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Protections for atheists and agnostics might soon be written into Portland city code.

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This Wednesday, the Portland City Council will hold a hearing about an ordinance that would add “non-religion”—atheism, agnosticism, and general lack of belief—to the list of protected classes in the city’s civil rights code.

“Portland has a large percentage of residents who identify as religiously unaffiliated,” said Commissioner Amanda Fritz, who will introduce the ordinance Wednesday, in a press release. “We need to make these changes to our Civil Rights Code to remove discriminatory barriers, so they may participate equally in employment, housing, and public accommodations in the City.”

The city code already protects those who ascribe to different faiths from discrimination—religion is a protected class, like gender, race, and national origin, meaning that it is unlawful to discriminate against a person on those grounds. This ordinance would extend those protections to those who do not believe in a god, multiple gods, or religion.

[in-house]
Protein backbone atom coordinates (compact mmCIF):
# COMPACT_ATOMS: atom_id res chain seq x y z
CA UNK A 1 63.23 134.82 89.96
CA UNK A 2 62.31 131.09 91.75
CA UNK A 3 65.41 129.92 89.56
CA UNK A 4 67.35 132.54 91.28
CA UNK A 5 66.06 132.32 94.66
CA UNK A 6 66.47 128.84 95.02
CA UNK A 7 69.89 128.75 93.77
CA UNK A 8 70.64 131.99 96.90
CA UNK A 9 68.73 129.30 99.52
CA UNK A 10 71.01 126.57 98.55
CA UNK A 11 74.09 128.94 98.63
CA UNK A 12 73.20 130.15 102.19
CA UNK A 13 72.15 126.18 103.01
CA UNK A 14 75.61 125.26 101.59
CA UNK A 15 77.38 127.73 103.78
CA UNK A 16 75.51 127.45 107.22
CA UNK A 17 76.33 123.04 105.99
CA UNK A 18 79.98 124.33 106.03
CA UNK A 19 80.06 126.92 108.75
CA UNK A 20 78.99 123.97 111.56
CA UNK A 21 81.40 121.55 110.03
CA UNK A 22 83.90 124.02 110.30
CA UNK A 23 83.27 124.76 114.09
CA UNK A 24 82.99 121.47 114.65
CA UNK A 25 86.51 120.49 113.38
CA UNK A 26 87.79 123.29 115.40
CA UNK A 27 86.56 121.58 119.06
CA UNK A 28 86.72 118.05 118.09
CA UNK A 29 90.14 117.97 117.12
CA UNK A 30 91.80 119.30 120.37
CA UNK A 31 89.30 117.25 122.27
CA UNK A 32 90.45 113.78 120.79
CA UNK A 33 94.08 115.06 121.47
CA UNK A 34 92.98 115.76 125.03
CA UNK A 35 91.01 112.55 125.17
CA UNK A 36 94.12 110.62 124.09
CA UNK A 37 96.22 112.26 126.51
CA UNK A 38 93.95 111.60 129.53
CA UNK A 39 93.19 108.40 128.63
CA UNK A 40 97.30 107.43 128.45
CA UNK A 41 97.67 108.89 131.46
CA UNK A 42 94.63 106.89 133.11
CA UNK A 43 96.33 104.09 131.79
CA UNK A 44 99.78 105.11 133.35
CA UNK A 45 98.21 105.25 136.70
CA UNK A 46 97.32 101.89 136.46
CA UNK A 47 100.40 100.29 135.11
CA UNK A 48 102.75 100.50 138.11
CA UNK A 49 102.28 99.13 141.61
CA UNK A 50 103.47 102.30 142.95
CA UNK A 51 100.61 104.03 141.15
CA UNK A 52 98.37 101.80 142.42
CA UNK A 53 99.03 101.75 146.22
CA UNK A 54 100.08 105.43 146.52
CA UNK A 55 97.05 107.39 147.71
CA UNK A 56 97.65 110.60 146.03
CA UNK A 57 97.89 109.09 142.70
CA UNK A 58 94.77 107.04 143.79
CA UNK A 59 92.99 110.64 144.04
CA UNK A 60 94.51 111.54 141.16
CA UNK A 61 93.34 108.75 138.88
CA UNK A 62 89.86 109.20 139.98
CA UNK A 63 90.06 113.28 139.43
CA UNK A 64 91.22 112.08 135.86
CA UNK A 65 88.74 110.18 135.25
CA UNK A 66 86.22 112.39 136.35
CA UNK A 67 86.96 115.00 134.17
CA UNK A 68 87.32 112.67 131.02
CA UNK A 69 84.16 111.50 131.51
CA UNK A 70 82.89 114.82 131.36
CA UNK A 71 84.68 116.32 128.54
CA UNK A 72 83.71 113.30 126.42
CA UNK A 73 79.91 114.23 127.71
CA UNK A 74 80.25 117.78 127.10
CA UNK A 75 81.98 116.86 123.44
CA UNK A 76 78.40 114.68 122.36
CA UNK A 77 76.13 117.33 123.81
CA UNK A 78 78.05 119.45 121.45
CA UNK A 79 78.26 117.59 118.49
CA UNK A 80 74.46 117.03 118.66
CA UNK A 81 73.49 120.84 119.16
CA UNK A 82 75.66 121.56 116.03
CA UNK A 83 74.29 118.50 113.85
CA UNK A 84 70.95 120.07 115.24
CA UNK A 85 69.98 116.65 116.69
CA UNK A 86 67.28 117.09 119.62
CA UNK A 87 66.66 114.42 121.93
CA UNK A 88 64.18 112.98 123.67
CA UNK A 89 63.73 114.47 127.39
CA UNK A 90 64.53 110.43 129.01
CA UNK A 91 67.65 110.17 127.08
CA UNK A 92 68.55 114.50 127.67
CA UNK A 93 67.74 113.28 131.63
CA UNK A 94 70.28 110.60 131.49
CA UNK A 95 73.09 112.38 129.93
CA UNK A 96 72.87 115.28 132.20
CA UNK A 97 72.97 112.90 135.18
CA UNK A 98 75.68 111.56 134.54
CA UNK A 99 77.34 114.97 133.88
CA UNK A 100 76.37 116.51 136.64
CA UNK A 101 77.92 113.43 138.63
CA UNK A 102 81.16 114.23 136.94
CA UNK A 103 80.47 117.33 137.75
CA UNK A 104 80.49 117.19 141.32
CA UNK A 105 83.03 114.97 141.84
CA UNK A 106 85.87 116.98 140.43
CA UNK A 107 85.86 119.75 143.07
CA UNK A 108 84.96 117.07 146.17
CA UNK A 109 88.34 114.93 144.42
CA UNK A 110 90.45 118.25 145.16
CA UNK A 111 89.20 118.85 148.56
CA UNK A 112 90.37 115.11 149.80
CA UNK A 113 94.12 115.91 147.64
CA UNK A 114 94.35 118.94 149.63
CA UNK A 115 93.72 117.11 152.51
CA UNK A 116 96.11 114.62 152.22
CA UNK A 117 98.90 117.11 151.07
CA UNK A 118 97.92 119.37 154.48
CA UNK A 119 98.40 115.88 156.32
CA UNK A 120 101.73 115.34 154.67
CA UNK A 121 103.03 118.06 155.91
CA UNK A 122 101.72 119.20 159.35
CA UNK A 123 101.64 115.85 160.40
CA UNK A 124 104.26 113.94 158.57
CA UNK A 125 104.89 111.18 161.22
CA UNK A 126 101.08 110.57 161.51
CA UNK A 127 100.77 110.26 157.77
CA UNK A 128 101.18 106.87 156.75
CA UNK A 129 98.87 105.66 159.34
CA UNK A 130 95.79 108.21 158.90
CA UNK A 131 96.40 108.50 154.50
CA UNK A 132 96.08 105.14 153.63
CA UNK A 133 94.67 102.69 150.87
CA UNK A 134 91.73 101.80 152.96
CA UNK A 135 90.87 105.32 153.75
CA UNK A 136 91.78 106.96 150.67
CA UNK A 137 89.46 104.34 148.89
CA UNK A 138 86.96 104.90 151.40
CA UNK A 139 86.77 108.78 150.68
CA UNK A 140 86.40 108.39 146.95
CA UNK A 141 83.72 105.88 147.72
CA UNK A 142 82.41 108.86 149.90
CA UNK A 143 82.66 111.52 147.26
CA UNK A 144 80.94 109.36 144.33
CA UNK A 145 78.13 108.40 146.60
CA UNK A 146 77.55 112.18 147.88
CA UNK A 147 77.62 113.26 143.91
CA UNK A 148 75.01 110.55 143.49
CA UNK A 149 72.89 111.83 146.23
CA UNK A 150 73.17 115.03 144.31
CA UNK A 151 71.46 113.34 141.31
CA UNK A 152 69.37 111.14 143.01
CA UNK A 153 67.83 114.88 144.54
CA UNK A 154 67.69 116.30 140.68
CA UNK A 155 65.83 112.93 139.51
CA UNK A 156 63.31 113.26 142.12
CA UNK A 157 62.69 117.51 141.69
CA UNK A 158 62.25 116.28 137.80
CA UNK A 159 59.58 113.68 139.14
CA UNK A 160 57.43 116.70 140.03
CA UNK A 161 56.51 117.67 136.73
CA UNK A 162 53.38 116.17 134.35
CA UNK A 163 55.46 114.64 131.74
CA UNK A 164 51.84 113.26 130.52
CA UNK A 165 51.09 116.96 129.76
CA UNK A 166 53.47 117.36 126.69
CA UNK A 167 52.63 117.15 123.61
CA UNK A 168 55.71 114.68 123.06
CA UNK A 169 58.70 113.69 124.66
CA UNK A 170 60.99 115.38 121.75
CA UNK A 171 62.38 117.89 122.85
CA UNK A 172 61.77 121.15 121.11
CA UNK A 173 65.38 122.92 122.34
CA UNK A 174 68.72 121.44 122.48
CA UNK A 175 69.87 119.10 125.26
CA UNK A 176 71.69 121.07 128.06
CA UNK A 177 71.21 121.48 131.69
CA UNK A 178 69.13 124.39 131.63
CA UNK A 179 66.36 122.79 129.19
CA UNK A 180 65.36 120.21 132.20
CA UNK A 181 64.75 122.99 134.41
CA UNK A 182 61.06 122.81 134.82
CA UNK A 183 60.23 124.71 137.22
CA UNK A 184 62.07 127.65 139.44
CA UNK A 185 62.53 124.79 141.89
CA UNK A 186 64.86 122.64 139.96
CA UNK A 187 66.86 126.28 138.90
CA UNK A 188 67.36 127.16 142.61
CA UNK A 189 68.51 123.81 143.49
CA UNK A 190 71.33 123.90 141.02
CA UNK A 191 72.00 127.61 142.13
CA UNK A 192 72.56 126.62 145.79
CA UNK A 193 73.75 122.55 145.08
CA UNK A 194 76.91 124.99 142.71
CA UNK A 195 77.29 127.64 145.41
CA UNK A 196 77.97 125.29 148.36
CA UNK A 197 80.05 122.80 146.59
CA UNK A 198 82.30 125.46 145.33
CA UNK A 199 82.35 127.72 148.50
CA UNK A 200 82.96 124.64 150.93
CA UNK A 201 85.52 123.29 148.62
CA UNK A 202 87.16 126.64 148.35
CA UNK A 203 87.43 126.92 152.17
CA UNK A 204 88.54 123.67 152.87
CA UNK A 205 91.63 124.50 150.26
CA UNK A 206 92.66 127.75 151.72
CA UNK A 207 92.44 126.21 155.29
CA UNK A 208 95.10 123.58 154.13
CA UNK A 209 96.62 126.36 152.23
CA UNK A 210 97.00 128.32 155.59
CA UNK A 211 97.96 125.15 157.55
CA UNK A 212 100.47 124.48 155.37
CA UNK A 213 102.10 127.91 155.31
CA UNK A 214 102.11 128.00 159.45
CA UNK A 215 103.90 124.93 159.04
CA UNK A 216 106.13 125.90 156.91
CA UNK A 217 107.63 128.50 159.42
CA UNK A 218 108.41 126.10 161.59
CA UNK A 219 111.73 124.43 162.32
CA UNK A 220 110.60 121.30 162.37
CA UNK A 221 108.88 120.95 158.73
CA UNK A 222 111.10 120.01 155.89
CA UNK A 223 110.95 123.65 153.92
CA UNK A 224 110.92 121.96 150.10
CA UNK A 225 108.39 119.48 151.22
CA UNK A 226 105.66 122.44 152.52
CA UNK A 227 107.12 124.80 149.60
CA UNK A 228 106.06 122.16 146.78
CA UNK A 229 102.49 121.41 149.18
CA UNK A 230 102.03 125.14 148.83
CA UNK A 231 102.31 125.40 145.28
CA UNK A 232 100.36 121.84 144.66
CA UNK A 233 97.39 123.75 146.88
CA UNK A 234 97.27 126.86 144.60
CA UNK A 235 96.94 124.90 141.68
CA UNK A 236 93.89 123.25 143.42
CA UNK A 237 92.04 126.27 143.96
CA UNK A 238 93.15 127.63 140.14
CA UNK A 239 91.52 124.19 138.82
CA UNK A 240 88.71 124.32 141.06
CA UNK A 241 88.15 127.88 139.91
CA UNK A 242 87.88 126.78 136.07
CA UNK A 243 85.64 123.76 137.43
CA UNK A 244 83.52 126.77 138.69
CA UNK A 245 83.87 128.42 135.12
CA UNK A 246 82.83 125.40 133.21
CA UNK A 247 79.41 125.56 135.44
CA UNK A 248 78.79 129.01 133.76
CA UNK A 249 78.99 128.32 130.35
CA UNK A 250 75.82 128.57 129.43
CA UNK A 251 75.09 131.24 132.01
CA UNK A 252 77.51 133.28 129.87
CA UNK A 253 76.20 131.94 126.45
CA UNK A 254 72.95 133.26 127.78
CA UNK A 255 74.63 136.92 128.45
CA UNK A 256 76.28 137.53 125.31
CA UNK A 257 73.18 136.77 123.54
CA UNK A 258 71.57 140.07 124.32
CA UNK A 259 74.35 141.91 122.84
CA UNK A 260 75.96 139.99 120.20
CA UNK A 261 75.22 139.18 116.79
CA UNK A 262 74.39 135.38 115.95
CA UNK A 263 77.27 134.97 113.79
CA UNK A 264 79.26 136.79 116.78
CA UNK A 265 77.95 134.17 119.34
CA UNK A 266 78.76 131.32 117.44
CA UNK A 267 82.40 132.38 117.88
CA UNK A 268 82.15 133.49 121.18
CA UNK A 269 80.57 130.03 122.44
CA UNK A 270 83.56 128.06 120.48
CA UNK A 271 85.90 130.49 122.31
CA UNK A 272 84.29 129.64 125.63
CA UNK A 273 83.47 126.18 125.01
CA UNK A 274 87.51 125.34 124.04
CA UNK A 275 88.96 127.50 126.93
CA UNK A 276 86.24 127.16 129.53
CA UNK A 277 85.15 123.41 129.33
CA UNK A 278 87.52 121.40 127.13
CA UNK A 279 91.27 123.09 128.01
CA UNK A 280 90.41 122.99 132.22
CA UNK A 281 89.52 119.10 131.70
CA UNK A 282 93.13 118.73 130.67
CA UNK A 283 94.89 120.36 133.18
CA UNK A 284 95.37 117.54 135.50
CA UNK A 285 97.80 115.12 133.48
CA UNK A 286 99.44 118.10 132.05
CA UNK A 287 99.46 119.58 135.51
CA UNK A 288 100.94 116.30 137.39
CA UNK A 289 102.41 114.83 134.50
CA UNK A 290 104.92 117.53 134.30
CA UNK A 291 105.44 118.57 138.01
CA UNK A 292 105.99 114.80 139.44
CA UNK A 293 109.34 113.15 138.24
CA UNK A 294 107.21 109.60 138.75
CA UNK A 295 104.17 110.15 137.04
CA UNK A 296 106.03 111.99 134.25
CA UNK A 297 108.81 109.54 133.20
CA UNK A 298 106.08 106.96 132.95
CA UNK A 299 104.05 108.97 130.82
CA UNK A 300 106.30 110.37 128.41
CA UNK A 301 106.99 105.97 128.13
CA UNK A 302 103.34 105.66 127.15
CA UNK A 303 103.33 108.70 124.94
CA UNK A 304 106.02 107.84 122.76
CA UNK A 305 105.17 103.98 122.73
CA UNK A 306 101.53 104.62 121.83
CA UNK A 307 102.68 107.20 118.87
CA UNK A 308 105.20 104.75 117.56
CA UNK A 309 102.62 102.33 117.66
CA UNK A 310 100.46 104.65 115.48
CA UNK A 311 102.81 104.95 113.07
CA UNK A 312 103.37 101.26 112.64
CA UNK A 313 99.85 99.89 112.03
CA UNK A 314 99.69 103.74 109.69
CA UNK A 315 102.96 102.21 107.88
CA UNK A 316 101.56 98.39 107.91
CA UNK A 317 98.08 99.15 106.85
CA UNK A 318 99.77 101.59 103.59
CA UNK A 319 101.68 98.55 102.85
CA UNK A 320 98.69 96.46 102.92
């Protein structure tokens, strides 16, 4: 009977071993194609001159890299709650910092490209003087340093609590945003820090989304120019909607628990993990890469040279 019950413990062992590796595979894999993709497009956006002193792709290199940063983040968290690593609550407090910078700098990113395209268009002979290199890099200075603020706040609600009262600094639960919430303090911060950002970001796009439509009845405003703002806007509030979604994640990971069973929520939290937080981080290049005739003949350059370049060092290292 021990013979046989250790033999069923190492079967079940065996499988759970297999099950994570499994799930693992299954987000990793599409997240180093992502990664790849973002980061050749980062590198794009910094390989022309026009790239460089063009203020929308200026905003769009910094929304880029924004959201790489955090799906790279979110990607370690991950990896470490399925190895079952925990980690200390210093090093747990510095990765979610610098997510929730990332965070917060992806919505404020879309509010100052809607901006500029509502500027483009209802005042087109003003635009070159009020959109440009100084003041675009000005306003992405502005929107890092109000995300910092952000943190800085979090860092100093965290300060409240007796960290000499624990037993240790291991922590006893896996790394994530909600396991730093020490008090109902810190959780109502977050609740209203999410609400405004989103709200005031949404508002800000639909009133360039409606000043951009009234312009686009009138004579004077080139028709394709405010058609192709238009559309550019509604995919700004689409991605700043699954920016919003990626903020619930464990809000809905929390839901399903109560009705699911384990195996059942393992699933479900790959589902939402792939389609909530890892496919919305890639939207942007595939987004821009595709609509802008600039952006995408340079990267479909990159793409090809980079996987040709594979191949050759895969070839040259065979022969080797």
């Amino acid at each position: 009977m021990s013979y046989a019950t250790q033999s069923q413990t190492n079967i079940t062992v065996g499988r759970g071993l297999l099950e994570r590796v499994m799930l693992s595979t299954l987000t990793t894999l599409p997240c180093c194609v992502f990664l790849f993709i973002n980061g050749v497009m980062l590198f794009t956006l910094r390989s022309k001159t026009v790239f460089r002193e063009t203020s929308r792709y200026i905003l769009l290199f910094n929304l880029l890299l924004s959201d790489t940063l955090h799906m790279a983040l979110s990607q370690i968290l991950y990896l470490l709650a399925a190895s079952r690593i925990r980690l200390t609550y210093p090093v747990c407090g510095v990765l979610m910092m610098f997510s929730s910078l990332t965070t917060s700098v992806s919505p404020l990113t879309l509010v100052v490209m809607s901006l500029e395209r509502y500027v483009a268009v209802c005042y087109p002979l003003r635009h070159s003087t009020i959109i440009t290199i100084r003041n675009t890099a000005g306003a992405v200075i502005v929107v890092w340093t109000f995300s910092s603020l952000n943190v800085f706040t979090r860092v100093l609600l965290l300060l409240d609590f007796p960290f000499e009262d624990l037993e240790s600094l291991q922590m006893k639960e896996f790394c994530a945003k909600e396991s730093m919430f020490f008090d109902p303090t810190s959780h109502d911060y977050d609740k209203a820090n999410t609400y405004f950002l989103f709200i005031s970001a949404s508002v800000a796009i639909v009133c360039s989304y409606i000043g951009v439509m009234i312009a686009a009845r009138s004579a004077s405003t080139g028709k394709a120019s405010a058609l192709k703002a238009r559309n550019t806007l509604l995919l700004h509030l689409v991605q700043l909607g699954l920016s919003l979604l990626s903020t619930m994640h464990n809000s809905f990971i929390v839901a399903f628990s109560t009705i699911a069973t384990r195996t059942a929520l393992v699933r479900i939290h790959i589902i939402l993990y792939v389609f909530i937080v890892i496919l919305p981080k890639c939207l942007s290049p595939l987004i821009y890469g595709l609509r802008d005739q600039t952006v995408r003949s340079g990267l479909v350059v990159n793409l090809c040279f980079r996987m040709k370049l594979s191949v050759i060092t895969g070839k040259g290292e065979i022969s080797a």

According to the Public Religion Research Institute, Portland was the most non-religious city in America in 2015, with 42 percent of residents identifying as religiously unaffiliated. Just as different religious minorities can face discrimination when applying for a job, looking for a place to live, or attempting to patronize a business, religiously unaffiliated people can experience prejudice as well. A recent Pew Research Center survey found that Americans continue to hold unfavorable views toward atheists, though that trend is improving.

“This change says that Portland chooses to make certain that non-believers receive the same protection from discrimination as those in any form of religion,” said Cheryl Kolbe, president of Portland’s chapter of Freedom from Religion, a group for nonbelievers, in a press release. “This is very affirming for those of us who are atheist, agnostic or any other form of non-belief.

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Fritz chose to introduce this ordinance after being approached by Kolbe last year. Her office also worked with the ACLU of Oregon and the city’s Human Rights Commission to draft it.

The ordinance is expected to go to a vote on Feb 27. If it passes, Portland will join the city of Madison, Wisconsin, which became the first city in the nation to write protections for non-believers into city law in 2015.

According to local news reports, the move didn’t face much pushback in Madison. It remains to be seen if the same will hold true for Portland.